b. “The reckless driving law is just too broad for me.” This is what another city leader told me. Without explanation, the city leaders have not even tried to prosecute those who text and drive with any law. The reckless driving law has been in effect and remained unchanged for at least 20 years. Convictions are made regularly under this law. As written, this statute is broad enough to cover all distracted driving, not just texting and driving. Since the publication of my first article, many attorneys have contacted me and told me that they agree with my interpretation of this law. To date, not one attorney has contacted me and told me that I am wrong on this point.
c. “The $500 fine will sure stop me from texting while driving.” This comment was made by the same city leader at the July 14 city council meeting who told me that the motorists should bring their cell phone records to prove their innocence. Not only does this comment reflect the Microwave Generation mentality, it also reflects the “one solution” mentality of our city leaders. Not once has any city leader mentioned anything about any non-governmental solutions to go in concert with their new law. And, I remind you that there is at least one study that concludes that texting bans don’t reduce crashes.
But, here is the real head scratcher. The government is about to create a new revenue stream and there is no accountability of what will be done (or even might be done) with that new revenue. Will it go to reducing everyone’s tax burden? Nah, that is too obvious.
Solutions: At Monday night’s city, I suggested two solutions for the distracted driving problem. First, I suggested that city leaders direct the chief of police to start enforcing the reckless driving law when it comes to texting and driving. Second, I suggested that we need to increase the education about the dangers of distracted driving. I am not real big on public/private partnerships, but this is one area that the government and private industry can work together. There are already many wonderful local organizations that our local leaders can work with.
However, after reflecting on Monday night’s meeting, I would also add a third solution. For certain traffic law violations, like reckless driving, red light and stop sign violations, I would require mandatory, in-person court appearances for the violator. Even if the motorist planned to plead guilty, I would require that they appear before a judge and make that guilty plea in person. Additionally, in lieu of having to pay a fine, I would give the judge discretion to order those found guilty of these offenses to do three hours of trash pickup detail.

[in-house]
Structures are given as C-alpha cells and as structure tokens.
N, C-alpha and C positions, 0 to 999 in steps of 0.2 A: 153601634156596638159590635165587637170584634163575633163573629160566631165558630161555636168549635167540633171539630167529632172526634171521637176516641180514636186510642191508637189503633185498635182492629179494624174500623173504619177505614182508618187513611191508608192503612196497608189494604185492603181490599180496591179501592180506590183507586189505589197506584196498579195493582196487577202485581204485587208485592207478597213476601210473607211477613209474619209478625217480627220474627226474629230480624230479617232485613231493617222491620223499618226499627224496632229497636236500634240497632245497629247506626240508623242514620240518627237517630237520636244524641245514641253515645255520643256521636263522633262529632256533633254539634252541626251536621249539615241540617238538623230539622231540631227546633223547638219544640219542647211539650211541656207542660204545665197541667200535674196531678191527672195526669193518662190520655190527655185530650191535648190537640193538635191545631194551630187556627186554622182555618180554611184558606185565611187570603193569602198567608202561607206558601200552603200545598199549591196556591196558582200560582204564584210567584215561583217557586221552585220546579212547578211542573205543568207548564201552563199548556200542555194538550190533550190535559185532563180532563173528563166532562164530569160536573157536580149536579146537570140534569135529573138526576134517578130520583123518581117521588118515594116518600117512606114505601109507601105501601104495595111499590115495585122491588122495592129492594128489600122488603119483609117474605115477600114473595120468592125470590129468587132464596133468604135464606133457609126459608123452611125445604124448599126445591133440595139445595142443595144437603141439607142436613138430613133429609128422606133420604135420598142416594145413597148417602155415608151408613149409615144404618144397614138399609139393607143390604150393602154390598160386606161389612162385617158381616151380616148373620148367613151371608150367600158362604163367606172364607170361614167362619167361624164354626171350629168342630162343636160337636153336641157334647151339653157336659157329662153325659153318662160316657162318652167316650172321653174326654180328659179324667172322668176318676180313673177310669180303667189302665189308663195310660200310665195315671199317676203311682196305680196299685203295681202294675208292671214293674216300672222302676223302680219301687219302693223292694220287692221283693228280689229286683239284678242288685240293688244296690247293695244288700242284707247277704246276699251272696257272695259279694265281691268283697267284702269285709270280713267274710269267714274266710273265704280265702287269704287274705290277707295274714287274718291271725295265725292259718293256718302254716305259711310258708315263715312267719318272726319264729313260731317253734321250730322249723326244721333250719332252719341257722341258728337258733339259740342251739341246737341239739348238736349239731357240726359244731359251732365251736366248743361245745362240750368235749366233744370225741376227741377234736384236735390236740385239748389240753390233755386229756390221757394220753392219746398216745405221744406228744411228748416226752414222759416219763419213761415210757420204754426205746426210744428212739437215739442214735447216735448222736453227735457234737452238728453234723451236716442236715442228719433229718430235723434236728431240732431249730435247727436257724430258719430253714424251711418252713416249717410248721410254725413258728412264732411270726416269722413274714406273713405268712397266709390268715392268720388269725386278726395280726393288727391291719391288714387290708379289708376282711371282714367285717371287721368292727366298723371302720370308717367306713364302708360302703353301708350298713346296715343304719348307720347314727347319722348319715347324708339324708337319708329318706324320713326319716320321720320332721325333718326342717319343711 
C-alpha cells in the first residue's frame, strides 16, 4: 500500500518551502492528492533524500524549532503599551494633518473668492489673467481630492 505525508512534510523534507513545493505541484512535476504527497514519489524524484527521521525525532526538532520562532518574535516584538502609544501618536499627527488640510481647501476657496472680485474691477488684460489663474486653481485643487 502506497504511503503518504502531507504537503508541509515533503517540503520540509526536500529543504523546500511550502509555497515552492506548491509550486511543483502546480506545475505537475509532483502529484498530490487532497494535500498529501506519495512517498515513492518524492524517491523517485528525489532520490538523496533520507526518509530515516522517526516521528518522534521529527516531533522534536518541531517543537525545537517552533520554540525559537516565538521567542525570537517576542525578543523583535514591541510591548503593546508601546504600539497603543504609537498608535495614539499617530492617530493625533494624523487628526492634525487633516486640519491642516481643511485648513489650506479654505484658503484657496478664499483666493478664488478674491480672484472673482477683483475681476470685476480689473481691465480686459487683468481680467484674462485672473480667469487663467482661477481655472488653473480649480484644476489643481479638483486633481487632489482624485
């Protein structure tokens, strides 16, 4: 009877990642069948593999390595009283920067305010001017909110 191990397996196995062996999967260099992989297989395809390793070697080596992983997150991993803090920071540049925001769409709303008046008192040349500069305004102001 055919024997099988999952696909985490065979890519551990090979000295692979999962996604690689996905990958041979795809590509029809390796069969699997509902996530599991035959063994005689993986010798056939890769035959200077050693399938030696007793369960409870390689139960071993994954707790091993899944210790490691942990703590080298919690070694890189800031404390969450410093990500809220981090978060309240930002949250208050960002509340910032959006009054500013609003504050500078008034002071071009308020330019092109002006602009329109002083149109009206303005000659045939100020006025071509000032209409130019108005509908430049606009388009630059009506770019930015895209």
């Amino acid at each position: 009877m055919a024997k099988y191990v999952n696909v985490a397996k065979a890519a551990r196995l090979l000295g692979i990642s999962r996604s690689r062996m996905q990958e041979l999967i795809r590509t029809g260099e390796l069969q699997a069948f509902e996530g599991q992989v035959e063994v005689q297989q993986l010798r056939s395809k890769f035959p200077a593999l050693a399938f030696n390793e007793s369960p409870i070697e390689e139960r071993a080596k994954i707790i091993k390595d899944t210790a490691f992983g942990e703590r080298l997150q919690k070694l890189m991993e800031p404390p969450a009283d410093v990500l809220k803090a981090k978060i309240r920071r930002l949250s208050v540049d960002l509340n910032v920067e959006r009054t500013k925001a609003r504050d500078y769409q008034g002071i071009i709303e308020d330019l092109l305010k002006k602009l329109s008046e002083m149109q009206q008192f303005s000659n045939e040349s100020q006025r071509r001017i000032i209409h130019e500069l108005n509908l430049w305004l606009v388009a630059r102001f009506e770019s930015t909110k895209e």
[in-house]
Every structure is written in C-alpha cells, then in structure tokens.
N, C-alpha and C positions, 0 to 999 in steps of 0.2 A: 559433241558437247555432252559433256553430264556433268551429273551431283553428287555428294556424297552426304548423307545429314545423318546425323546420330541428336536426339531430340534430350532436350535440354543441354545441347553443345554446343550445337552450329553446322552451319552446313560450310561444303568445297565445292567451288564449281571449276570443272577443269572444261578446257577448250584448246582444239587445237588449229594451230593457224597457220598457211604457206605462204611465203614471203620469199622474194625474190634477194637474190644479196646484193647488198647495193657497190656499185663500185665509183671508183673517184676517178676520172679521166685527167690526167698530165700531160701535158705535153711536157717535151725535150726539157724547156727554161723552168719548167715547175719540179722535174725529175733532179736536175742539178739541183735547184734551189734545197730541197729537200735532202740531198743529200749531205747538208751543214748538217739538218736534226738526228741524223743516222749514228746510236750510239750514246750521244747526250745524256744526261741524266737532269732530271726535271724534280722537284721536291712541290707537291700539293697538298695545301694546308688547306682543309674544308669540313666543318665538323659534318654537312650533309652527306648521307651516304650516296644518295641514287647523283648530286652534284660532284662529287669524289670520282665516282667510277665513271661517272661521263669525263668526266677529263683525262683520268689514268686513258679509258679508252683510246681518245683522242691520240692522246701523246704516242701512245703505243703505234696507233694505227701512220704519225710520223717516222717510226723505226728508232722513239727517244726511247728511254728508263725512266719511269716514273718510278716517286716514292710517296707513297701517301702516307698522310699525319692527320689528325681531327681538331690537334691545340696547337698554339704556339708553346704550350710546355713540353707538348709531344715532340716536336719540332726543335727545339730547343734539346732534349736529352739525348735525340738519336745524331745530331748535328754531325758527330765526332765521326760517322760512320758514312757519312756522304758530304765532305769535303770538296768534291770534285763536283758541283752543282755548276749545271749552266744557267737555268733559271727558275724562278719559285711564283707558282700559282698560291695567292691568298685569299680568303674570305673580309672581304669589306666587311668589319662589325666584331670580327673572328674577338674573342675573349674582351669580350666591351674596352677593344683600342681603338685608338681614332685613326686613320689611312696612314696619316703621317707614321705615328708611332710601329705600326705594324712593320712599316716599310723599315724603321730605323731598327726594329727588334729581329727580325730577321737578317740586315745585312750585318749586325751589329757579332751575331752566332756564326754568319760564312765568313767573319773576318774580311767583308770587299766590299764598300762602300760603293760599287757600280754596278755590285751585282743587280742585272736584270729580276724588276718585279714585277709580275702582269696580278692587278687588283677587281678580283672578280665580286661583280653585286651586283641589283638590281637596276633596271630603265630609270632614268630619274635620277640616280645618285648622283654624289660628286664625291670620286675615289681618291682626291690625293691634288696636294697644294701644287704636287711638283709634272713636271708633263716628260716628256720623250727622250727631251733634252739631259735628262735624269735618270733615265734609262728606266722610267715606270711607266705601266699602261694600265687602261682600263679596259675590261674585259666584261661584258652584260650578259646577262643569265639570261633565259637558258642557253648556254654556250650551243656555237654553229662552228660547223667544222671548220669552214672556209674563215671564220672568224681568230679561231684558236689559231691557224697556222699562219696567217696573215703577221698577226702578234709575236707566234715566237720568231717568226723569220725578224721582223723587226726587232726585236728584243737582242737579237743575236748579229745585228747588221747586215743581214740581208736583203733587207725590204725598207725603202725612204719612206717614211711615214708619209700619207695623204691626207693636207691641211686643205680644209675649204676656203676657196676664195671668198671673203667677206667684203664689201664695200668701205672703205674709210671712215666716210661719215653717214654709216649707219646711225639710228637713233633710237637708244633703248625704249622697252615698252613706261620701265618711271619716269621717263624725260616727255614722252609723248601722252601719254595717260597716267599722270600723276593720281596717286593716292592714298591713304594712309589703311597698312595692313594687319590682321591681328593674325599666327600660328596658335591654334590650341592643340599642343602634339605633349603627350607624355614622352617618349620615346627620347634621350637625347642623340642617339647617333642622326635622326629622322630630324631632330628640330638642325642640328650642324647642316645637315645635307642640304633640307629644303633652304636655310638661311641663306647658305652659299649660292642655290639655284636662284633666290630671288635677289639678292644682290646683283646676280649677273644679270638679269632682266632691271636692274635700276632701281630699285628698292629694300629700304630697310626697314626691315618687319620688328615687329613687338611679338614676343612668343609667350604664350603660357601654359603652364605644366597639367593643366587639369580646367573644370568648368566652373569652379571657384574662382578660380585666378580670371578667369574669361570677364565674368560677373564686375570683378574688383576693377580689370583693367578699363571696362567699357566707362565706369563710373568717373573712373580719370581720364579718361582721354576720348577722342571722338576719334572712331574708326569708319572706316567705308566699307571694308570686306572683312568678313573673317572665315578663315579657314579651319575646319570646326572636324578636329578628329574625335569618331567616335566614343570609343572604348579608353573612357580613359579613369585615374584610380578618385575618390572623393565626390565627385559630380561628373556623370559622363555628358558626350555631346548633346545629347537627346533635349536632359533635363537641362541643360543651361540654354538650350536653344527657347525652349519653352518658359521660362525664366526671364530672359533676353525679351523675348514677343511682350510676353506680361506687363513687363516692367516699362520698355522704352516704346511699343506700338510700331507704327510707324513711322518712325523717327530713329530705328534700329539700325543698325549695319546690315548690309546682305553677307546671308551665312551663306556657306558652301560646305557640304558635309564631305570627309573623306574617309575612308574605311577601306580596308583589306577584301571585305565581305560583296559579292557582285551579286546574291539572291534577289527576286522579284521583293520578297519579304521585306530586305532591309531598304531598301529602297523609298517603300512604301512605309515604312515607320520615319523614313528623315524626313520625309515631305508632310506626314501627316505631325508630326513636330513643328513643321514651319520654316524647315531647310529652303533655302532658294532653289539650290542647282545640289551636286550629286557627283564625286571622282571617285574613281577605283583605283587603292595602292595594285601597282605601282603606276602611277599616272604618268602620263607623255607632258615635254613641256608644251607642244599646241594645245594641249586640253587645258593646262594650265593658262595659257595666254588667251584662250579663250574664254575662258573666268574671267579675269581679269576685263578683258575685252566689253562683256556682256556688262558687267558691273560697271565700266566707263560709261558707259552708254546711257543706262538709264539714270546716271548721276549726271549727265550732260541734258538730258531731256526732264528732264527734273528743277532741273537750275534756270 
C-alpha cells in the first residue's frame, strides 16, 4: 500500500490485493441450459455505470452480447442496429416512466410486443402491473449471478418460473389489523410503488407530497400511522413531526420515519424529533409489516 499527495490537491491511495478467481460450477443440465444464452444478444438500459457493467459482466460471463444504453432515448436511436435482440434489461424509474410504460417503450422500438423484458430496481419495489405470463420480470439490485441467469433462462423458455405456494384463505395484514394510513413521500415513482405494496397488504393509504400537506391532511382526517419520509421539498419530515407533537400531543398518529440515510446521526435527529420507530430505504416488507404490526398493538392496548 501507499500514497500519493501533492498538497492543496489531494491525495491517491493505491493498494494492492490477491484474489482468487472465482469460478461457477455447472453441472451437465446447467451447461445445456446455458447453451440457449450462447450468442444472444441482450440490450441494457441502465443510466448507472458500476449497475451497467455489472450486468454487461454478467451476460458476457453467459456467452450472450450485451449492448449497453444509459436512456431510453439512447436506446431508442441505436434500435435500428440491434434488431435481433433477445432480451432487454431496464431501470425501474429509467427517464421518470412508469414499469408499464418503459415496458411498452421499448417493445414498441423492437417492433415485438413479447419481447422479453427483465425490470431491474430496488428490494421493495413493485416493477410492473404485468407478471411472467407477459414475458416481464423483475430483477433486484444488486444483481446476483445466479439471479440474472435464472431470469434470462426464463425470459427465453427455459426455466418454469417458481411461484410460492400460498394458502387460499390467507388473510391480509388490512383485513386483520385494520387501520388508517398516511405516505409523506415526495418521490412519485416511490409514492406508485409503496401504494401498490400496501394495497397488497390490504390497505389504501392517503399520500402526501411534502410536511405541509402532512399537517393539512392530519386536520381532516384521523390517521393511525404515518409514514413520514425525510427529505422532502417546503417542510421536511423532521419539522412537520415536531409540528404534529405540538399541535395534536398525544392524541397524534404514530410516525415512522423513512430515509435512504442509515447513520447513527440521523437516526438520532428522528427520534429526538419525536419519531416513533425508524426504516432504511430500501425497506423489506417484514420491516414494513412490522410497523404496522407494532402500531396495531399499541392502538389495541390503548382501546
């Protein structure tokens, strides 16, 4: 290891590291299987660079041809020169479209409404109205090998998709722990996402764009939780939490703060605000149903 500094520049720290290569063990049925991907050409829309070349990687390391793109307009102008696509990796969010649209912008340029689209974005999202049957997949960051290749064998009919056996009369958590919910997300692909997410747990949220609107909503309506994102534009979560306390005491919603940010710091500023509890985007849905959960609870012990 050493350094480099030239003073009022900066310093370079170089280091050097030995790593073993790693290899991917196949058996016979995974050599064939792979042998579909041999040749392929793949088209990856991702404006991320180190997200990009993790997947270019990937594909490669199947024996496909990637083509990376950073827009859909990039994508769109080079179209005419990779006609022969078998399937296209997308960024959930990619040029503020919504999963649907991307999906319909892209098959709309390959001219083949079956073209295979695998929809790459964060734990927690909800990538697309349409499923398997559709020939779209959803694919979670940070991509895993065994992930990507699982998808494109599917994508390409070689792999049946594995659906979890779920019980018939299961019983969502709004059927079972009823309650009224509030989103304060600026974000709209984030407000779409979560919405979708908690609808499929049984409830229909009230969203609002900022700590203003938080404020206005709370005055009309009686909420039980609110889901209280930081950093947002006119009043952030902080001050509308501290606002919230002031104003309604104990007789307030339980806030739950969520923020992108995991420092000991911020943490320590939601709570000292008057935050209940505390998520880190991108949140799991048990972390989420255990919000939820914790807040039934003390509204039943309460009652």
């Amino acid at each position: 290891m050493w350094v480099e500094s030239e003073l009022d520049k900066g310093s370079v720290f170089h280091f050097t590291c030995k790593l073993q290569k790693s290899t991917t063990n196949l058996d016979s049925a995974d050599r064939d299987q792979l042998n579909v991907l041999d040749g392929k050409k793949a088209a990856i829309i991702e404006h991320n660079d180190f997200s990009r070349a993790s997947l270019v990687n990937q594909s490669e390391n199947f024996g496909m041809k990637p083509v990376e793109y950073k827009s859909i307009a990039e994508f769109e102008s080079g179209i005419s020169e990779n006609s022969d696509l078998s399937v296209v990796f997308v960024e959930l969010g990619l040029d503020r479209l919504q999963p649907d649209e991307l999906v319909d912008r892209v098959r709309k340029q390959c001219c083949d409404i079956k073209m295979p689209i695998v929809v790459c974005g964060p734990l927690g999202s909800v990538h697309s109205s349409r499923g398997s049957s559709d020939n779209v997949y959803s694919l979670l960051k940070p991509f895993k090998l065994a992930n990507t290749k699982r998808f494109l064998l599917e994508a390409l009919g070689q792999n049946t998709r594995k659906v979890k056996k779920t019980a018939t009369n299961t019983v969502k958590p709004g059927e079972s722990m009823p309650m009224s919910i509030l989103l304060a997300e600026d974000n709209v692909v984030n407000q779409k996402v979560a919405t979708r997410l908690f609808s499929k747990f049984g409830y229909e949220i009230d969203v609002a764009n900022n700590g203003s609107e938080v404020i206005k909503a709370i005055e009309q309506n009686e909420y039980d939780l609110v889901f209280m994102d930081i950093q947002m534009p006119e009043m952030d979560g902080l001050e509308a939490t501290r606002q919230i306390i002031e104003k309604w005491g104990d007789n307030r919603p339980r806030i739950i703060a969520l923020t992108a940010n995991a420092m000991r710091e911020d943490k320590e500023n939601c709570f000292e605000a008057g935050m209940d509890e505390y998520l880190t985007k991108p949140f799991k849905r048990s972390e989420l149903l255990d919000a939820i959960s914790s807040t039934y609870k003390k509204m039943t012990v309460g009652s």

I add these suggestions because in my experience, many people and their employers treat the monetary costs of traffic violations as a cost of doing business. However, what people do value more than money is their time. Some will do anything and everything possible to get out of a government function that requires their physical presence (like jury duty), but they will pay a fine. The advantage to giving the judge this additional sentencing option is that everyone who is charged and found guilty of these kinds of offenses will be equally impacted – rich and poor.
Conclusion: I really think my frustrations about this big rush to pass this new law are multifaceted. But it can be summed up in that I am frustrated that some believe that the government can instantly solve certain problems of the community just by passing a new law. I am frustrated with city leaders who are only focusing on one part of the distracted driving problem. I am also frustrated when city leaders make great fanfare of all that they have done for a very specific problem by only creating a new law. I am further irritated when I see the many expressions of hypocrisy by the city leaders who promised smaller government in their campaigns, yet they pass revenue making laws without accountability of spending.
There is little doubt in my mind that this anti-texting bill will pass unanimously. However, when political leaders pass new, unnecessary laws without any additional plan to deal with the problems, they exemplify poor governance.